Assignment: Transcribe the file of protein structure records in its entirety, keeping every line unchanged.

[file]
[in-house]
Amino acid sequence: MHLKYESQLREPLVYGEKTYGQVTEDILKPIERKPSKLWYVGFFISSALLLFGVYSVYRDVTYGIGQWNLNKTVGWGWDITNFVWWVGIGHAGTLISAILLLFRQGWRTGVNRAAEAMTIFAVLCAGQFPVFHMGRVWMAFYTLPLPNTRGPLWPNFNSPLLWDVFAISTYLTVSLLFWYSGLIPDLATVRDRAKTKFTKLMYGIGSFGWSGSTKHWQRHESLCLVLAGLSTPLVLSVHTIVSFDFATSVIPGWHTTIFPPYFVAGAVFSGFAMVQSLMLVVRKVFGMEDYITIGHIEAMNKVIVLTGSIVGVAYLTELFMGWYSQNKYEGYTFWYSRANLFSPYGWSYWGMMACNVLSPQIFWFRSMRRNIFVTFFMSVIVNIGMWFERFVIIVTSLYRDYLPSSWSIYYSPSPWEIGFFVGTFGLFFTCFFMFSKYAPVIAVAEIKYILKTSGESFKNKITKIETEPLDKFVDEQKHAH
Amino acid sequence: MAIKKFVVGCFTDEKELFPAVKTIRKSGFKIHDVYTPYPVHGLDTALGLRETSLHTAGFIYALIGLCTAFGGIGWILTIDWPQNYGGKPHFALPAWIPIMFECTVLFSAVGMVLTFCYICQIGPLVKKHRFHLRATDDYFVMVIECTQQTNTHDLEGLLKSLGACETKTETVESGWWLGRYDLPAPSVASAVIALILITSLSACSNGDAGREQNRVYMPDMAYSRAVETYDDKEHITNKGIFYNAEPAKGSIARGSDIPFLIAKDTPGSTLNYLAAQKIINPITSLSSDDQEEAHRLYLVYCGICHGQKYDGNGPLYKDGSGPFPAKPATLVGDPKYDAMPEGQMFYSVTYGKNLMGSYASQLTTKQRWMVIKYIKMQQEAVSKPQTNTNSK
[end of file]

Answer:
[in-house]
Amino acid sequence: MHLKYESQLREPLVYGEKTYGQVTEDILKPIERKPSKLWYVGFFISSALLLFGVYSVYRDVTYGIGQWNLNKTVGWGWDITNFVWWVGIGHAGTLISAILLLFRQGWRTGVNRAAEAMTIFAVLCAGQFPVFHMGRVWMAFYTLPLPNTRGPLWPNFNSPLLWDVFAISTYLTVSLLFWYSGLIPDLATVRDRAKTKFTKLMYGIGSFGWSGSTKHWQRHESLCLVLAGLSTPLVLSVHTIVSFDFATSVIPGWHTTIFPPYFVAGAVFSGFAMVQSLMLVVRKVFGMEDYITIGHIEAMNKVIVLTGSIVGVAYLTELFMGWYSQNKYEGYTFWYSRANLFSPYGWSYWGMMACNVLSPQIFWFRSMRRNIFVTFFMSVIVNIGMWFERFVIIVTSLYRDYLPSSWSIYYSPSPWEIGFFVGTFGLFFTCFFMFSKYAPVIAVAEIKYILKTSGESFKNKITKIETEPLDKFVDEQKHAH
Amino acid sequence: MAIKKFVVGCFTDEKELFPAVKTIRKSGFKIHDVYTPYPVHGLDTALGLRETSLHTAGFIYALIGLCTAFGGIGWILTIDWPQNYGGKPHFALPAWIPIMFECTVLFSAVGMVLTFCYICQIGPLVKKHRFHLRATDDYFVMVIECTQQTNTHDLEGLLKSLGACETKTETVESGWWLGRYDLPAPSVASAVIALILITSLSACSNGDAGREQNRVYMPDMAYSRAVETYDDKEHITNKGIFYNAEPAKGSIARGSDIPFLIAKDTPGSTLNYLAAQKIINPITSLSSDDQEEAHRLYLVYCGICHGQKYDGNGPLYKDGSGPFPAKPATLVGDPKYDAMPEGQMFYSVTYGKNLMGSYASQLTTKQRWMVIKYIKMQQEAVSKPQTNTNSK